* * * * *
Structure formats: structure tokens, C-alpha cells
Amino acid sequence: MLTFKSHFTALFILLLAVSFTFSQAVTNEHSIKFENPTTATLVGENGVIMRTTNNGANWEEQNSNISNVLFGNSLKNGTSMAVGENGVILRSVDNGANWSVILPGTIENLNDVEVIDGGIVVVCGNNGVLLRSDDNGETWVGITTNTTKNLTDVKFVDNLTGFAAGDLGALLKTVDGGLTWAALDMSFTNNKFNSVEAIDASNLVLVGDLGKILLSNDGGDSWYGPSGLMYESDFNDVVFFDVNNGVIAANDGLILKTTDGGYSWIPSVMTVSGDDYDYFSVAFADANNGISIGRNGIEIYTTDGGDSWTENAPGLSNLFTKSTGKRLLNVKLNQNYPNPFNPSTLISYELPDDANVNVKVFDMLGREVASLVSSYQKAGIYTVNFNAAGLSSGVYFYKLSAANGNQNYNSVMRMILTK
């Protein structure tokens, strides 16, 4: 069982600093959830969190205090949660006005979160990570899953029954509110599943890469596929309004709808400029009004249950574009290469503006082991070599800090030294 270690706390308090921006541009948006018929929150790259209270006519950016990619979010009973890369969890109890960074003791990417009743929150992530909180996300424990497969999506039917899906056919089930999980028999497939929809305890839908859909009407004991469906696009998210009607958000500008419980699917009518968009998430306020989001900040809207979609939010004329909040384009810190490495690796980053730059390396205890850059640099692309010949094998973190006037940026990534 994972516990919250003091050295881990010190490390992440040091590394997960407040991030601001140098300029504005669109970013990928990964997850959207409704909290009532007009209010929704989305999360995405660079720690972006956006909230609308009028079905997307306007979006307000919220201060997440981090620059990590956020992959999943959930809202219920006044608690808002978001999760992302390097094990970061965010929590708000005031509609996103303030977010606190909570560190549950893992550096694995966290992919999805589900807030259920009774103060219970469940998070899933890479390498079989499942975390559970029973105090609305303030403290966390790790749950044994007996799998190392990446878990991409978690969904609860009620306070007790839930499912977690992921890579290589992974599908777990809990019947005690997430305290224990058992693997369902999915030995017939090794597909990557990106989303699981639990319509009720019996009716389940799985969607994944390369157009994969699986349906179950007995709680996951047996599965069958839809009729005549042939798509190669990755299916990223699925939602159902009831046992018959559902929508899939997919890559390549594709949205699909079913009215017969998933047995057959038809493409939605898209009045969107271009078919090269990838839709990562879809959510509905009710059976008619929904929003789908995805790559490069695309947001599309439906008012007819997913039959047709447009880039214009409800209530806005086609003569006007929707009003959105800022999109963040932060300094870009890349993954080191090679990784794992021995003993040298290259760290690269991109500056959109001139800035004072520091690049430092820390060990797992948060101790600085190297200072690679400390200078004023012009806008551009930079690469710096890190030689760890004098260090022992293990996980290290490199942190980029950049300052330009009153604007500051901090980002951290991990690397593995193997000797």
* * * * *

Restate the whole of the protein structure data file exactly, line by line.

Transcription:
Structure formats: structure tokens, C-alpha cells
Amino acid sequence: MLTFKSHFTALFILLLAVSFTFSQAVTNEHSIKFENPTTATLVGENGVIMRTTNNGANWEEQNSNISNVLFGNSLKNGTSMAVGENGVILRSVDNGANWSVILPGTIENLNDVEVIDGGIVVVCGNNGVLLRSDDNGETWVGITTNTTKNLTDVKFVDNLTGFAAGDLGALLKTVDGGLTWAALDMSFTNNKFNSVEAIDASNLVLVGDLGKILLSNDGGDSWYGPSGLMYESDFNDVVFFDVNNGVIAANDGLILKTTDGGYSWIPSVMTVSGDDYDYFSVAFADANNGISIGRNGIEIYTTDGGDSWTENAPGLSNLFTKSTGKRLLNVKLNQNYPNPFNPSTLISYELPDDANVNVKVFDMLGREVASLVSSYQKAGIYTVNFNAAGLSSGVYFYKLSAANGNQNYNSVMRMILTK
């Protein structure tokens, strides 16, 4: 069982600093959830969190205090949660006005979160990570899953029954509110599943890469596929309004709808400029009004249950574009290469503006082991070599800090030294 270690706390308090921006541009948006018929929150790259209270006519950016990619979010009973890369969890109890960074003791990417009743929150992530909180996300424990497969999506039917899906056919089930999980028999497939929809305890839908859909009407004991469906696009998210009607958000500008419980699917009518968009998430306020989001900040809207979609939010004329909040384009810190490495690796980053730059390396205890850059640099692309010949094998973190006037940026990534 994972516990919250003091050295881990010190490390992440040091590394997960407040991030601001140098300029504005669109970013990928990964997850959207409704909290009532007009209010929704989305999360995405660079720690972006956006909230609308009028079905997307306007979006307000919220201060997440981090620059990590956020992959999943959930809202219920006044608690808002978001999760992302390097094990970061965010929590708000005031509609996103303030977010606190909570560190549950893992550096694995966290992919999805589900807030259920009774103060219970469940998070899933890479390498079989499942975390559970029973105090609305303030403290966390790790749950044994007996799998190392990446878990991409978690969904609860009620306070007790839930499912977690992921890579290589992974599908777990809990019947005690997430305290224990058992693997369902999915030995017939090794597909990557990106989303699981639990319509009720019996009716389940799985969607994944390369157009994969699986349906179950007995709680996951047996599965069958839809009729005549042939798509190669990755299916990223699925939602159902009831046992018959559902929508899939997919890559390549594709949205699909079913009215017969998933047995057959038809493409939605898209009045969107271009078919090269990838839709990562879809959510509905009710059976008619929904929003789908995805790559490069695309947001599309439906008012007819997913039959047709447009880039214009409800209530806005086609003569006007929707009003959105800022999109963040932060300094870009890349993954080191090679990784794992021995003993040298290259760290690269991109500056959109001139800035004072520091690049430092820390060990797992948060101790600085190297200072690679400390200078004023012009806008551009930079690469710096890190030689760890004098260090022992293990996980290290490199942190980029950049300052330009009153604007500051901090980002951290991990690397593995193997000797």